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Sustainable Production of a Sandalwood Oil-like Ingredient

Contact Author Michel Schalk, Principal Scientist, Firmenich SA, Biotechnology Department; Andreas Taglieber, Director R&D Biochemistry, Corporate R&D, Firmenich SA; Laurent Daviet, Distinguished Scientist, Director Biotechnology, Firmenich Inc., San Diego
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Sandalwood oil is a famous fragrant material distilled from the heartwood or roots of Santalum species. The Mysore sandalwood oil, obtained from the Santalum album trees, has been one of the most precious oils for use in perfumes since the 1920s. Sandalwood oil is highly valued for its unique warm, woody, balsamic and milky tonality. The wood of Santalum species used to be also largely used for carving, as incense, for religious ceremonies and traditional medicine.

The increase of the demand for Indian sandalwood over the last several decades led to the over-exploitation of the trees and the depletion of natural resources, further accelerated by factors such as diseases, fire and animal damage. The Mysore sandalwood oil almost disappeared due to scarcity of mature Santalum album trees, and the little that can be found is priced at prohibitive levels. Today, Indian Santalum album is on the International Union for Conservation of Nature’s (IUCN) red list of vulnerable species, and the use of the wood and trading of sandalwood-derived products is regulated.1 For more sustainable management of the resources, plantations have been initiated in different regions of the world. In particular, large scale plantations have been initiated in 1999 in Northwest Australia, now covering several thousands of hectares. The first harvests for sandalwood oil production have been conducted recently.2 However, these plantations will only partially satisfy the world demand for sandalwood oil.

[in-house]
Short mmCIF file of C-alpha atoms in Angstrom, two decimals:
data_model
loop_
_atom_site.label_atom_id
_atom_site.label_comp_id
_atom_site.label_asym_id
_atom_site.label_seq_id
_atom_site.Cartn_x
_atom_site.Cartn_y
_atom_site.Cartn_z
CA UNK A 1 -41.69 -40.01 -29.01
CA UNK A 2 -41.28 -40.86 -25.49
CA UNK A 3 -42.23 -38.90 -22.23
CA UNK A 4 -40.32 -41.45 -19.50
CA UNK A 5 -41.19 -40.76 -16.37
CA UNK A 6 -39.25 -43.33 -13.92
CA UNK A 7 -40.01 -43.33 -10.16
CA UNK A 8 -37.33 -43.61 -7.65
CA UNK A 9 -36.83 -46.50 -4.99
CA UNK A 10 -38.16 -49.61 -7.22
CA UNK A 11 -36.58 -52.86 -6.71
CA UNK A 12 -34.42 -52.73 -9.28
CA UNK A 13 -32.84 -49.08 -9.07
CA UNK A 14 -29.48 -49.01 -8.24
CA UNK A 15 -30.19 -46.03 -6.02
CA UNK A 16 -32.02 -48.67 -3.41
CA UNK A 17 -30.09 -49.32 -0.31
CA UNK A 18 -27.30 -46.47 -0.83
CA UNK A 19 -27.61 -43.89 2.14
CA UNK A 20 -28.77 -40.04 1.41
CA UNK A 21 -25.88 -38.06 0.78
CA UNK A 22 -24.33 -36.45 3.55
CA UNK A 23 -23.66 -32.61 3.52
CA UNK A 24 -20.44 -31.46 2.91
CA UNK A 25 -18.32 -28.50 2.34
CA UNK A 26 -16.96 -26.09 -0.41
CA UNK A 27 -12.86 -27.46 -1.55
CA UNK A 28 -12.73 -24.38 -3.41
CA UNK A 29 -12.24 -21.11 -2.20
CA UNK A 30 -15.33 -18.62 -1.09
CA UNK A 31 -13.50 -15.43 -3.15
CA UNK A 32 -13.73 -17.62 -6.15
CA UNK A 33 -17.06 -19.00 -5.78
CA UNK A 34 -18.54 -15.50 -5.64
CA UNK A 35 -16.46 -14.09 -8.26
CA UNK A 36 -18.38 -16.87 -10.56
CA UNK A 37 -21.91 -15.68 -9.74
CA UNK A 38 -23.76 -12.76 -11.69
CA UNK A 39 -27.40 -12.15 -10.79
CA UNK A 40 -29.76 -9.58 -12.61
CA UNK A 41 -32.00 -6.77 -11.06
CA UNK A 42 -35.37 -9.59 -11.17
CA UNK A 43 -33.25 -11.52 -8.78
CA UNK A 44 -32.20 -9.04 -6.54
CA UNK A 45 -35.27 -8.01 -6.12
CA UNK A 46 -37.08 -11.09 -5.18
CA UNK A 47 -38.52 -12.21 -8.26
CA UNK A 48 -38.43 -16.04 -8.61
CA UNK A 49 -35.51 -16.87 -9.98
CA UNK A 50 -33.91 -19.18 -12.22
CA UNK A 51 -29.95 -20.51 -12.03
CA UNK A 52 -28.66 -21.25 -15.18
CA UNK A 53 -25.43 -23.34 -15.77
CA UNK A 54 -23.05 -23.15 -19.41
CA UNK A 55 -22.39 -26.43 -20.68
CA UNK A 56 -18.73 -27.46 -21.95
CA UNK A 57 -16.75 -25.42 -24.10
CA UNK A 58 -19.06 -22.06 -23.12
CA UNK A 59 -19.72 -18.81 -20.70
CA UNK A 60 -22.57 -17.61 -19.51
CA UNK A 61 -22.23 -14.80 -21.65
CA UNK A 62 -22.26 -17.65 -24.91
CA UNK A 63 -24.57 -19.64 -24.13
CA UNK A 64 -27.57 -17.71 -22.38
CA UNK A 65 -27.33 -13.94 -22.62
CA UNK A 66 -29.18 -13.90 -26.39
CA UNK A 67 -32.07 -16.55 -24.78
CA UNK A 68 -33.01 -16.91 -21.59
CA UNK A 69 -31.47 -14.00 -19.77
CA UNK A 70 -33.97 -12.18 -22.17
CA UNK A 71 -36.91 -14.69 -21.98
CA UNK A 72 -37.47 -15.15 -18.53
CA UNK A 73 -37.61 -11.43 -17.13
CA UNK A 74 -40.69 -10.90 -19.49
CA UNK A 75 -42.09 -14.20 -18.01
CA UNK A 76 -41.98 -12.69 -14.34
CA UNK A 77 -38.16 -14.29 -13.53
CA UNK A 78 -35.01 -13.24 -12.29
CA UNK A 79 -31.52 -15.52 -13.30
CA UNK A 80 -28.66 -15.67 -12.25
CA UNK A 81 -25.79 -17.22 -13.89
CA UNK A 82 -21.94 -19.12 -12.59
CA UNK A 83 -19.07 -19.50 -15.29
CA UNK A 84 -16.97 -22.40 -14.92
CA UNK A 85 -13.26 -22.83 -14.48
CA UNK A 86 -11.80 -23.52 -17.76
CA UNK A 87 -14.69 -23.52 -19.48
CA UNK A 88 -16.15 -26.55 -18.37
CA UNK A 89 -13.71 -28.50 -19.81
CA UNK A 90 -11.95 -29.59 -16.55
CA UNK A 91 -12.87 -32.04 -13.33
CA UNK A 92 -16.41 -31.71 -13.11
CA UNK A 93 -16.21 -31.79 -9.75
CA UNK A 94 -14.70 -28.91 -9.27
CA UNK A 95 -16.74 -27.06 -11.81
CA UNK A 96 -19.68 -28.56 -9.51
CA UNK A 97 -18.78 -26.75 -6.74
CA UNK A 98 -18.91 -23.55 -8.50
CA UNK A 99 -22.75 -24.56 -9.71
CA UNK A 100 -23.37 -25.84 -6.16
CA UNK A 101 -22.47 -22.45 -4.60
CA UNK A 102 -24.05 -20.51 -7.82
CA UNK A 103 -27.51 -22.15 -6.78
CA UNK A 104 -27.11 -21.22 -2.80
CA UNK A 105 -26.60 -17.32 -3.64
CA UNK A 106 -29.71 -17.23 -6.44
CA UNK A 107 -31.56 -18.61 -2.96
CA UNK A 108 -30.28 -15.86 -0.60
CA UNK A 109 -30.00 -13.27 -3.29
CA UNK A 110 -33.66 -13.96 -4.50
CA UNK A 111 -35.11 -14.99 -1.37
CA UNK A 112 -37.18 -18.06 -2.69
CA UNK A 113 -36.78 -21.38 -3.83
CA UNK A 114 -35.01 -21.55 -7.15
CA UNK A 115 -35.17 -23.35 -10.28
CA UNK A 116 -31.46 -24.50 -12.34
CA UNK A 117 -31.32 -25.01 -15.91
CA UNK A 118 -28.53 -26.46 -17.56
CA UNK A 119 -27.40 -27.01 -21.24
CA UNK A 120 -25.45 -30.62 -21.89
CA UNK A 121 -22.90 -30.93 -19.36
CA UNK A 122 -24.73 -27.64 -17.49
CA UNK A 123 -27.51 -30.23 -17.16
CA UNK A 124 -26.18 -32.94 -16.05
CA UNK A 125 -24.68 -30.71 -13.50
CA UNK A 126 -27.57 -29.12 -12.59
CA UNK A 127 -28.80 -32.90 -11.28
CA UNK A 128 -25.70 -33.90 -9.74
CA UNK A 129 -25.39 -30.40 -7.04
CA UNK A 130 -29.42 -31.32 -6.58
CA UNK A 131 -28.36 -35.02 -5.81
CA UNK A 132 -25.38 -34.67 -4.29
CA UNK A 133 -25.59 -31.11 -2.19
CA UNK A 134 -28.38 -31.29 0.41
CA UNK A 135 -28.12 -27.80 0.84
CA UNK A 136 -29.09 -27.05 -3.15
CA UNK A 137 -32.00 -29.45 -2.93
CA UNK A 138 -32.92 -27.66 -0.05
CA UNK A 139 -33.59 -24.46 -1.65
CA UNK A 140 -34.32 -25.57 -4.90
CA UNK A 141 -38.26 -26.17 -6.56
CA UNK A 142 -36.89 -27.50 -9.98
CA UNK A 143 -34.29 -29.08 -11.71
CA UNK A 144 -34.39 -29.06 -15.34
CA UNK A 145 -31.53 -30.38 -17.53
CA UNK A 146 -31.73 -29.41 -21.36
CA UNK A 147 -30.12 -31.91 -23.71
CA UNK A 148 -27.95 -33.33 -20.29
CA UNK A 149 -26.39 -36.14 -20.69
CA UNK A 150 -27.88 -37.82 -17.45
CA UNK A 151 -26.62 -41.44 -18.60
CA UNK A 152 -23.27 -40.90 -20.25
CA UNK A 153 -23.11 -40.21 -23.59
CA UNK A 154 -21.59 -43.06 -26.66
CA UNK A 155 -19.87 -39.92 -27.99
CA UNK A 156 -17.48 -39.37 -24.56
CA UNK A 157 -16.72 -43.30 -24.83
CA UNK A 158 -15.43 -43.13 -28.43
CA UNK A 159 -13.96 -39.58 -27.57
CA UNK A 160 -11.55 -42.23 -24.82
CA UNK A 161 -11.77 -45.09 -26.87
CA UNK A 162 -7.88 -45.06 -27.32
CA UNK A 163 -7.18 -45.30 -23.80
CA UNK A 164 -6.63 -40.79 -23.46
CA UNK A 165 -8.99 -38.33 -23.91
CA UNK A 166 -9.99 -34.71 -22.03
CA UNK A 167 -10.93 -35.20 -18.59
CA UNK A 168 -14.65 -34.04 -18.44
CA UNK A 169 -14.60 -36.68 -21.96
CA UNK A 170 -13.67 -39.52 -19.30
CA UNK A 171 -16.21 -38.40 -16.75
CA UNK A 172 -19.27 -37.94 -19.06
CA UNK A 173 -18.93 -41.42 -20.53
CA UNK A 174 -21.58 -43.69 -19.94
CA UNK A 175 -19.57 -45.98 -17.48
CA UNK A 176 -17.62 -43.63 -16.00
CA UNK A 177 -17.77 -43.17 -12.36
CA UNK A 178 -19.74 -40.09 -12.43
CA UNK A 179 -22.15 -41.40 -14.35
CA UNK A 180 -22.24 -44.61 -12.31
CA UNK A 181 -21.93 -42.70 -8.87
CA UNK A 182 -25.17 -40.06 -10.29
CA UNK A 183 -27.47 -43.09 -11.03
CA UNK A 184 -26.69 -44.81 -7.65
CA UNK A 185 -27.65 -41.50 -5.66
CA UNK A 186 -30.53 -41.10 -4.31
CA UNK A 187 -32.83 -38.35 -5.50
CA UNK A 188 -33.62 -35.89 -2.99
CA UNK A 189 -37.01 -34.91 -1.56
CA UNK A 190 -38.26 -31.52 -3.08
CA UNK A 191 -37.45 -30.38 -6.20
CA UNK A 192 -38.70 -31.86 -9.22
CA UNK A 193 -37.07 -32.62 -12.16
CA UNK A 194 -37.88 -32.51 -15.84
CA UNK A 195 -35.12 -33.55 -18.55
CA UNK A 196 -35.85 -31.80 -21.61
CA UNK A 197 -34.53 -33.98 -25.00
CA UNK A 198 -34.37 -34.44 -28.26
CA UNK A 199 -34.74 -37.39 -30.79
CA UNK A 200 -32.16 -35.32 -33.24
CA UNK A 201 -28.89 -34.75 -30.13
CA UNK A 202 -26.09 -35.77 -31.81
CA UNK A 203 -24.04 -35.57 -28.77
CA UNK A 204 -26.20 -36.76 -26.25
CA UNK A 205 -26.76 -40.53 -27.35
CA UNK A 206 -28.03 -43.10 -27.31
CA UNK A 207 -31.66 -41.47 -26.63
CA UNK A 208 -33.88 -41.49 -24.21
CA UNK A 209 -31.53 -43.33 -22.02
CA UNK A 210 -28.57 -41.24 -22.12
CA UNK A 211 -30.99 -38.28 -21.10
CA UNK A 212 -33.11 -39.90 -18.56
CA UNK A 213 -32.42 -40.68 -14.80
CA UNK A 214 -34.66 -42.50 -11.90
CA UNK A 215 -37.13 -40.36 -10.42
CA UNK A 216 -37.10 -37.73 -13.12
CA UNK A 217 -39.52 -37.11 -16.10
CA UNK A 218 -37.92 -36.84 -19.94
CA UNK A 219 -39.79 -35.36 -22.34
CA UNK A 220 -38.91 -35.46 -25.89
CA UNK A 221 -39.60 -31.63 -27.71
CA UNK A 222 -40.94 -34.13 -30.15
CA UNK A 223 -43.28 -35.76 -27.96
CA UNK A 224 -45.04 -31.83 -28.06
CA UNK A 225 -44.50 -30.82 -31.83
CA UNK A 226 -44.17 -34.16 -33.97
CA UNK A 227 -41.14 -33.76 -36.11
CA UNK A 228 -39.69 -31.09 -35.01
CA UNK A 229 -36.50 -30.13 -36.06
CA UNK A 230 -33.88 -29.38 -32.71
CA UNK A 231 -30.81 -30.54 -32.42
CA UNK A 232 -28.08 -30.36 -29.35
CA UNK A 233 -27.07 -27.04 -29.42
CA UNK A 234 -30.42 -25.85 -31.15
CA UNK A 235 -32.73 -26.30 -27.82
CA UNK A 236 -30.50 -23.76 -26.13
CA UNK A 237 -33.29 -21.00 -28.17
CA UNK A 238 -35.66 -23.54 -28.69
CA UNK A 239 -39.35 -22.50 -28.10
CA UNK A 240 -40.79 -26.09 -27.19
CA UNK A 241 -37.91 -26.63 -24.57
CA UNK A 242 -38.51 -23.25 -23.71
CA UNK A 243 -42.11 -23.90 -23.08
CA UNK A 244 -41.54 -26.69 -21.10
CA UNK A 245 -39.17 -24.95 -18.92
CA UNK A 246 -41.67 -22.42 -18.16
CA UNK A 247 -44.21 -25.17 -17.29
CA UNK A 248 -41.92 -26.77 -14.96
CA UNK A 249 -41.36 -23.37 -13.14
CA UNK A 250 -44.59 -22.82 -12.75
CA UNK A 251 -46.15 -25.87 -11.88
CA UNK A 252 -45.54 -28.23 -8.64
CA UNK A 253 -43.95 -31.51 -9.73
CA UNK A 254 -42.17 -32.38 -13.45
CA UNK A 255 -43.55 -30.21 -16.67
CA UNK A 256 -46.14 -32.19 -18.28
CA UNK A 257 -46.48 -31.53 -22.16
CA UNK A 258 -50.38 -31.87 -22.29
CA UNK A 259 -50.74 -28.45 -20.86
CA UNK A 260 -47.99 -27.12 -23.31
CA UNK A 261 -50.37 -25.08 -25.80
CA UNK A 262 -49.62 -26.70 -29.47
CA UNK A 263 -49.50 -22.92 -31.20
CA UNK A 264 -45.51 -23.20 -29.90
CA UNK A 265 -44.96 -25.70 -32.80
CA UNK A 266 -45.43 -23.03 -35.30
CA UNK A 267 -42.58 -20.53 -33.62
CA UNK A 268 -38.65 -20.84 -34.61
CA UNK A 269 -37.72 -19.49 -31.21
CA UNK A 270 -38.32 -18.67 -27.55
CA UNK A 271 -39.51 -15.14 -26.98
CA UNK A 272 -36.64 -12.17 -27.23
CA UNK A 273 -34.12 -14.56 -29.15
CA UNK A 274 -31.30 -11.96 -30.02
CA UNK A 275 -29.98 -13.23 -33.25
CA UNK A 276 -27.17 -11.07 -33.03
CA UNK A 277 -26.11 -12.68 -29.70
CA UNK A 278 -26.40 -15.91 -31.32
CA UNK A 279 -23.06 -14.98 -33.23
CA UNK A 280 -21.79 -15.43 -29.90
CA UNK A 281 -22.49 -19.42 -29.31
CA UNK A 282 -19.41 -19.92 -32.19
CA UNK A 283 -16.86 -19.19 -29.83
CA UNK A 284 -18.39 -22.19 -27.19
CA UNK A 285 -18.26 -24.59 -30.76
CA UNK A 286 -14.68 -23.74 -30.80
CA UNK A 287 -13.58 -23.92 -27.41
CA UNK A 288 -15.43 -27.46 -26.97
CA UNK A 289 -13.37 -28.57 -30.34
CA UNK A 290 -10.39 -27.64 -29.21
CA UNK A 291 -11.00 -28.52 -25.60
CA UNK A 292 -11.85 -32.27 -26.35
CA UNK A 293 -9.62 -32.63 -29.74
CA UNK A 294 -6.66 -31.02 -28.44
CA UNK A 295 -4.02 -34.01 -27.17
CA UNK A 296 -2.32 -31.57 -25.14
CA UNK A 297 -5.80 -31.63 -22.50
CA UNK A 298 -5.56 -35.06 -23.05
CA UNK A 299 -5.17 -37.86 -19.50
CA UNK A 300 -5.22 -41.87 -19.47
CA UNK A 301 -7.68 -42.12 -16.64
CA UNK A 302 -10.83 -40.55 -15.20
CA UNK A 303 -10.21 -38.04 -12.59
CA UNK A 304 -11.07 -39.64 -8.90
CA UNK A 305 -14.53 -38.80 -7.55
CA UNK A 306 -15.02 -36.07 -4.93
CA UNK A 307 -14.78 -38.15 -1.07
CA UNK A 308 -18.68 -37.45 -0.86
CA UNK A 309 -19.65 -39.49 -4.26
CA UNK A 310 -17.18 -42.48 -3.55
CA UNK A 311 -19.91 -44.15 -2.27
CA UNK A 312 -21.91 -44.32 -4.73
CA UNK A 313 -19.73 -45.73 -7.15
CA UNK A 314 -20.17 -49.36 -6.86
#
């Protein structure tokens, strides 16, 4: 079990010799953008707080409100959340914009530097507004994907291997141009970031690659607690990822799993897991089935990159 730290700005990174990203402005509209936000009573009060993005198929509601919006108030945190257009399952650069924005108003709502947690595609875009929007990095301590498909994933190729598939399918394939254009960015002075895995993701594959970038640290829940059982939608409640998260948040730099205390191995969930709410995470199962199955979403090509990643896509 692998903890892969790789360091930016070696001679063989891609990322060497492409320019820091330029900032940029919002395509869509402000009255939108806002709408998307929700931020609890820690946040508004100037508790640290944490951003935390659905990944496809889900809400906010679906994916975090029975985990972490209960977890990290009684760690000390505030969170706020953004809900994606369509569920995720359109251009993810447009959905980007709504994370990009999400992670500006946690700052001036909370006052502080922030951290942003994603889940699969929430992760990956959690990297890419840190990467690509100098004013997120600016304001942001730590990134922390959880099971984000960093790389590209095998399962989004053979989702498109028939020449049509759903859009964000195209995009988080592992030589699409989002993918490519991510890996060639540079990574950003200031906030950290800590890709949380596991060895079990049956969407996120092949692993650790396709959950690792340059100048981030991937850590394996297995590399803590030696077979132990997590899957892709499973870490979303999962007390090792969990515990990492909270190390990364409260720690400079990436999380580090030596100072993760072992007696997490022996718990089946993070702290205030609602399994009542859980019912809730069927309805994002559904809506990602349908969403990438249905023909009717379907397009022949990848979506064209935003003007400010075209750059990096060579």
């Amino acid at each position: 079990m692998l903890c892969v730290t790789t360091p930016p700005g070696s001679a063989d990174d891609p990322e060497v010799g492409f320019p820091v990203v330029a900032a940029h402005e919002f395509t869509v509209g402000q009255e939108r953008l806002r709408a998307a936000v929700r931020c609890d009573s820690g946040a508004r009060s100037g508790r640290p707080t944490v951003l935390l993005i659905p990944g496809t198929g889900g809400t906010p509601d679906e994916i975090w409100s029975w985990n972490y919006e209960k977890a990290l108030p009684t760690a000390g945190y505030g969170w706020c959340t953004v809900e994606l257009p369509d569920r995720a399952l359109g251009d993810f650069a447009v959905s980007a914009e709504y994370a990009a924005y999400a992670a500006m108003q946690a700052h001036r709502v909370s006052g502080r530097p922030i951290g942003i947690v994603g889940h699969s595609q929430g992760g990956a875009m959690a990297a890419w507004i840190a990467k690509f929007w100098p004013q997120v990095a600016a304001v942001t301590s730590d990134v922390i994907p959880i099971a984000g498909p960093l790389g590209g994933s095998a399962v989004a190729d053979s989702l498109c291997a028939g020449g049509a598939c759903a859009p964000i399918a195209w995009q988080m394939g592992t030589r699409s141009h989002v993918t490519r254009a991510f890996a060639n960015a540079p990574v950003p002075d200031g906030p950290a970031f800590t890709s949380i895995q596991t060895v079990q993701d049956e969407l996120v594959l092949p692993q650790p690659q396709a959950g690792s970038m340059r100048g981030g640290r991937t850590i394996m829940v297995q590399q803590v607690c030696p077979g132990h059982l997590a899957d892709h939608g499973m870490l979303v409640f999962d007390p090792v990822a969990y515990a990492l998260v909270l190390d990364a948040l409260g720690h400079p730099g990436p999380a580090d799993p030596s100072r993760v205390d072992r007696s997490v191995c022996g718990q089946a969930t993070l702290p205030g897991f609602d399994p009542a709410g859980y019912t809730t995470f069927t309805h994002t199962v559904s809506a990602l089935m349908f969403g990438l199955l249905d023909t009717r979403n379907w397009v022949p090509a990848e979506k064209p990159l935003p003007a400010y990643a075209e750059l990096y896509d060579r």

Sandalwood oil is a complex mixture of compounds of which sesquiterpene alcohols represent over 90% of the constituents. The structures of the two major constituents, (+)-(Z)-α-santalol and (-)-(Z)-β-santalol, representing 55-60% and 25-30% of the oil, were elucidated in 1910 and 1935 by Semmler and Ruzicka, a research director at Firmenich, respectively.3,4 The structures of characteristic minor sandalwood constituents such as (-)-(Z)-α-trans-bergamotol and (-)-(Z)-α-santalol were elucidated later by Firmenich and Dragoco researchers.5,6 The complex composition of sandalwood oil has been extensively studied by many researchers, including Demole at Firmenich and Brunke at Dragoco.7,8 A recent review by Baldovini et al. reports an impressive number of more than 200 different constituents in sandalwood oil.9 (-)-(Z)-β-santalol is considered as the principal odor vector of sandalwood, responsible for the creamy, lactonic, warm, woody, balsamic tonalities. The stereochemistry and absolute configuration are crucial for odor perception. The allylic alcohol isomer, (-)-(E)-β-santalol, is less intense compared to (-)-(Z)-β-santalol and the two enantiomers (+)-(E)-β-santalol and (+)-(Z)-β-santalol are odorless.10 Therefore, (-)-(Z)-β-santalol is responsible for the unique tonality of sandalwood oil. However, other components such as (+)-(Z)-α-santalol, the major constituent, and also minor constituents such as (+)-(Z)-epi-β-santalol and (-)-(Z)-α-trans-bergamotol, provide the woody and cedarwood characters typical of sandalwood, thus contributing to the unmatched multifaceted scent of sandalwood oil.11